Co-Editor-in-Chief, Judy J. Johnson, DDS
Wednesday, June 17, 2009 – 07:01 PM
It’s never too early to promote good dental oral health. There are many different things that contribute to teeth and mouth problems later on in life. What a child eats, his mouth and sucking habits as well as genetics are all important contributors to their overall dental health.
Babies who are born with neonatal teeth are the only babies who need to see the dentist. Such a problem will require very early dental hygiene and the teeth may need to be removed by a dentist. Neonatal teeth also refer to teeth that develop in the first month of the child’s life.
Most children begin teething between 6 and 24 months old. By the time the child is 3 years old, most or all of the baby teeth will have erupted. After the child is four years old, the spaces for the permanent teeth will begin to appear in the jaw, supporting the bone structure as facial bones begin to grow.
How early should a child be seen at the dentist?
Children should make their first visit to the dentist by the age of one year old. This will establish a long-term dental hygiene and professional dental cleaning plan. Dental sealants are used to protect the teeth from decay and are necessary as soon as teeth erupt.
Parents should speak with their dentist regarding fluoride treatment. Fluoride is an important in the prevention of tooth decay and other dental issues. Too much fluoride can be an issue as well. That’s why it’s important to speak with a dentist regarding fluoride treatments. Proper Dental Hygiene of Baby Teeth.
It can be very difficult for a parent to keep their baby or toddler’s teeth clean. However, so it’s easy to collect debris under baby’s teeth. Although they are eventually replaced with permanent teeth, baby teeth should not go uncared for. The baby teeth, also referred to as the primary teeth, are a vital part of a child’s overall health and development.
The baby teeth should be cleaned as soon as they erupt. They can be cleaned using a soft gauze or washcloth after each meal. After more than one tooth erupts, a child-size toothbrush can be soaked in warm water for use in cleaning the Childs teeth.
Once a child has the correct coordination, he or she should be encouraged to brush their teeth on their own. Toothbrushes should be replaced every two to three months. Parents should also remember to brush their Childs teeth after the child has been given medicine. Some medicines can contain acids, which can eat away at tooth enamel, or a mastural protective coating for the teeth. Such medicines must be rinsed away immediately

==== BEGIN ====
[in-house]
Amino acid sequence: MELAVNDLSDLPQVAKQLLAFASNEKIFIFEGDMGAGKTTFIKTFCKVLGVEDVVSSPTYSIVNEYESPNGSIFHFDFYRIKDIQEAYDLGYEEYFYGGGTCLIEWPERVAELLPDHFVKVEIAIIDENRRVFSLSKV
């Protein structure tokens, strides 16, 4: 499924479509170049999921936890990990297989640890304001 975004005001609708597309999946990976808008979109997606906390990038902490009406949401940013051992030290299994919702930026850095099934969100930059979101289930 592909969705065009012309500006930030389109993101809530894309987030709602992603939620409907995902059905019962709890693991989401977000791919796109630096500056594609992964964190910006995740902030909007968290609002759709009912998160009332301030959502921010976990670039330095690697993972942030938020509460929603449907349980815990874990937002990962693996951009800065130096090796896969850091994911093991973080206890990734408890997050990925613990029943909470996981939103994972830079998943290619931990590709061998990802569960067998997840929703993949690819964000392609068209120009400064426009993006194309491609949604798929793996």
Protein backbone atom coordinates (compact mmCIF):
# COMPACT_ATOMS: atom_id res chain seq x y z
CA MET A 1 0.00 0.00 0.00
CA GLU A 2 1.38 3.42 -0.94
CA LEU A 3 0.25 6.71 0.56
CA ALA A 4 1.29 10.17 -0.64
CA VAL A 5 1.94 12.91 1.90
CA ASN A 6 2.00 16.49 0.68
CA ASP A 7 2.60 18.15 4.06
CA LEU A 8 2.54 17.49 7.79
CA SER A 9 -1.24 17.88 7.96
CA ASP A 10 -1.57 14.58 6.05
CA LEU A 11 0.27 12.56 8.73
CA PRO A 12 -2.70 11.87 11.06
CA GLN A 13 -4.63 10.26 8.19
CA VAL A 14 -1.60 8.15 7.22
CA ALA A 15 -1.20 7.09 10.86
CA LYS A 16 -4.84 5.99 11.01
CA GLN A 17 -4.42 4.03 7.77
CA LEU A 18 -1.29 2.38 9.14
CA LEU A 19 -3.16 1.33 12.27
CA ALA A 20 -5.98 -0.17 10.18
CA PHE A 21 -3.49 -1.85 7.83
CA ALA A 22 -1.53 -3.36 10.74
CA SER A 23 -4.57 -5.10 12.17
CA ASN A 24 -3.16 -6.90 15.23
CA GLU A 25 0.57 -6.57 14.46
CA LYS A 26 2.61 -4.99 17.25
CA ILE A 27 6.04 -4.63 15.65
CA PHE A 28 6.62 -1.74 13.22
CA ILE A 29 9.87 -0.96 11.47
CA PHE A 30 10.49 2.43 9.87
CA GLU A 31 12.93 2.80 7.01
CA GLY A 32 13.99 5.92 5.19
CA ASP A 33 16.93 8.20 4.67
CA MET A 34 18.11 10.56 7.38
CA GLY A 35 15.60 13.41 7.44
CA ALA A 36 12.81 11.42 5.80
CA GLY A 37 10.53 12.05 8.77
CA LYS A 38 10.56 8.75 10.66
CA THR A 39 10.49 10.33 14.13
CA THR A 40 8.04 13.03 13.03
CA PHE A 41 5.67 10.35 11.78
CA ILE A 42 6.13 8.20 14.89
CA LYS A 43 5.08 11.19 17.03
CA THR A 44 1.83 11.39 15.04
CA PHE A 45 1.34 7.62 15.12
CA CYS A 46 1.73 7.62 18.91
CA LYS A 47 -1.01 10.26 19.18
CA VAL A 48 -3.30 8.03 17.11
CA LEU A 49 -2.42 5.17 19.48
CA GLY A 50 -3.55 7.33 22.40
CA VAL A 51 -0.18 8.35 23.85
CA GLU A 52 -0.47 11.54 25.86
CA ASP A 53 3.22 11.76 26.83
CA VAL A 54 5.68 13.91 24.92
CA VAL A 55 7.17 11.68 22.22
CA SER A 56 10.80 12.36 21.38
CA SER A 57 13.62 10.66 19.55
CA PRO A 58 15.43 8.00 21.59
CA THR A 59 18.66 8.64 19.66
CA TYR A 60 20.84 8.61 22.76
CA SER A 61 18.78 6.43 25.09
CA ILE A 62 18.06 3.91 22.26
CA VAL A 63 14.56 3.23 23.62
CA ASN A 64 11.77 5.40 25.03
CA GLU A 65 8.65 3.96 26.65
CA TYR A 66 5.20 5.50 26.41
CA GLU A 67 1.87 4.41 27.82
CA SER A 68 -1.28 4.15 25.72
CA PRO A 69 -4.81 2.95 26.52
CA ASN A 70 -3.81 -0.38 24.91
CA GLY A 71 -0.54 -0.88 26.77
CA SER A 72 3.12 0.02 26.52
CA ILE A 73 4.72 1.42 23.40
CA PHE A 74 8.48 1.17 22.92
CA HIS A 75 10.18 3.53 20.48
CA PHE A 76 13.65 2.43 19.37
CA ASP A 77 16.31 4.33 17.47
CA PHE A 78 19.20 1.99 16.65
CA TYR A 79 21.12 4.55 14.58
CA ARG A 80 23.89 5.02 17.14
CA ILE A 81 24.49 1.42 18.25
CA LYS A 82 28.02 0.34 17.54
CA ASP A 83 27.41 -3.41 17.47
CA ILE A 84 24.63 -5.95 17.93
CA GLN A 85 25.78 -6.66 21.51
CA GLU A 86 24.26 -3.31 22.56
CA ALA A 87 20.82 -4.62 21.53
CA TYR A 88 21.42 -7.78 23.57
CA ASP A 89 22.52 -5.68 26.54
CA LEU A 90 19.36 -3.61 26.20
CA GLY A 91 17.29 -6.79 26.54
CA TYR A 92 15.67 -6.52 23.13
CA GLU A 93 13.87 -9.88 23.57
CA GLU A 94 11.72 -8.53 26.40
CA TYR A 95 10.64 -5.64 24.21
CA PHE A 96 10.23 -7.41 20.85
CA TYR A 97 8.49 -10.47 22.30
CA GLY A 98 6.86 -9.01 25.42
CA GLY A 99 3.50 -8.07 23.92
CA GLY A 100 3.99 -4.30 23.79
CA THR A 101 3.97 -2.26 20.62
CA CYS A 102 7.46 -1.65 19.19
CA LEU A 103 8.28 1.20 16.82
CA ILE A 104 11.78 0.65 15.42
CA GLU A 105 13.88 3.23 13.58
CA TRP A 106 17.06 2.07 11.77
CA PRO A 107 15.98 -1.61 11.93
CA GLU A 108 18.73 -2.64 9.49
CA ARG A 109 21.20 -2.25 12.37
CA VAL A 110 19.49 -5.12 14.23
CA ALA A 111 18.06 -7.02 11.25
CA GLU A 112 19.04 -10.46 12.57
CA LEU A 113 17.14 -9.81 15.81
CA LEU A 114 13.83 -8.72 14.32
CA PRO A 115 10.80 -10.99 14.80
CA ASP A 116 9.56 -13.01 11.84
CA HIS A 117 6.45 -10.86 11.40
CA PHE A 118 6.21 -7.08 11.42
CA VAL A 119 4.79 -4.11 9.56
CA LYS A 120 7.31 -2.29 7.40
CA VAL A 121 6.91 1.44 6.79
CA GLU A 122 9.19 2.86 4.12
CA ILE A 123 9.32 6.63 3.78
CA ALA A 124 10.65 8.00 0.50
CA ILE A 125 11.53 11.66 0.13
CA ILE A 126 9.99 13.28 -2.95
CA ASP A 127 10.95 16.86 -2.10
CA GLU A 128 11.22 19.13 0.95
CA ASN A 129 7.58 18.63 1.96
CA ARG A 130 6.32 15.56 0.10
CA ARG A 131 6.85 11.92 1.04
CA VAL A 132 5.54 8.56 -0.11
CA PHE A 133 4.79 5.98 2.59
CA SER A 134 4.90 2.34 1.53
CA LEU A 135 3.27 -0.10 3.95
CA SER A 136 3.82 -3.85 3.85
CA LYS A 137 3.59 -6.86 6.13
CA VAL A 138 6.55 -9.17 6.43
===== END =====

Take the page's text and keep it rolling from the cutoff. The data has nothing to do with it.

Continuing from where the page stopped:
Begin assisting children with dental flossing when two or more teeth erupt next to each other. Once the child has the ability to floss on his or her own, usually by age 6, the child should be able to do this on their own. Parents can have their children start using mouthwash by age 7. Orthodontics is typically implemented by age 7.
General Pediatric Dentistry Information
Pediatric dentistry is a specialty, defined by age. It provides both preventative and therapeutic dental care for infants, children and adolescents. A child will usually see a pediatrician before they are old enough to see a family physician. A pediatric dentist can be considered the pediatrician of dentists.
One of the major goals of pediatric dentistry is to maintain disease-free gums and teeth. Without proper dental care, children may face possible oral decay and disease. This can cause pain and complications later on in life. In fact, a dental infectious disease is five times more common in children than asthma and seven times more common than hay fever.
What Does is it Take to Be Pediatric Dentist?
Pediatric dentists complete a minimum of four years of dental school with two additional years of residency training in dentistry for infants, children, teens and children with special needs.
Pediatric dentists offer:
1. Infant oral health exams;
2. Preventative dental care, including risk assessment for caries in mother and child;
3. Habit counseling (pacifier use and thumb sucking);
4. Early assessment and treatment for straightening teeth and correcting improper bites (orthodontics);
5. Repair of tooth cavities and defects;
6. Diagnosis of oral conditions associated with diseases such as diabetes, congenital heart defect, asthma, hay fever and attention deficit disorder;
7. Management of gum diseases and conditions, including ulcers, short frenulae, mucoceles and pediatric periodontal disease;
8. Care of dental injuries, like fractured, displaced or knocked out teeth.
Pediatric dentists typically perform their duties in private practices, dental schools and medical centers. The Childs pediatrician can usually help find a pediatric dentist near them.
These dentists understand how to treat a child who may not be interested in sitting still. Their offices are usually decorated to appeal to the children and the children usually feel comfortable and at ease. For the referenced resourced information, go to http://www.smilemd.com/pediatric-dentist/pediatric-dentistry.aspx
Source by Neville Coward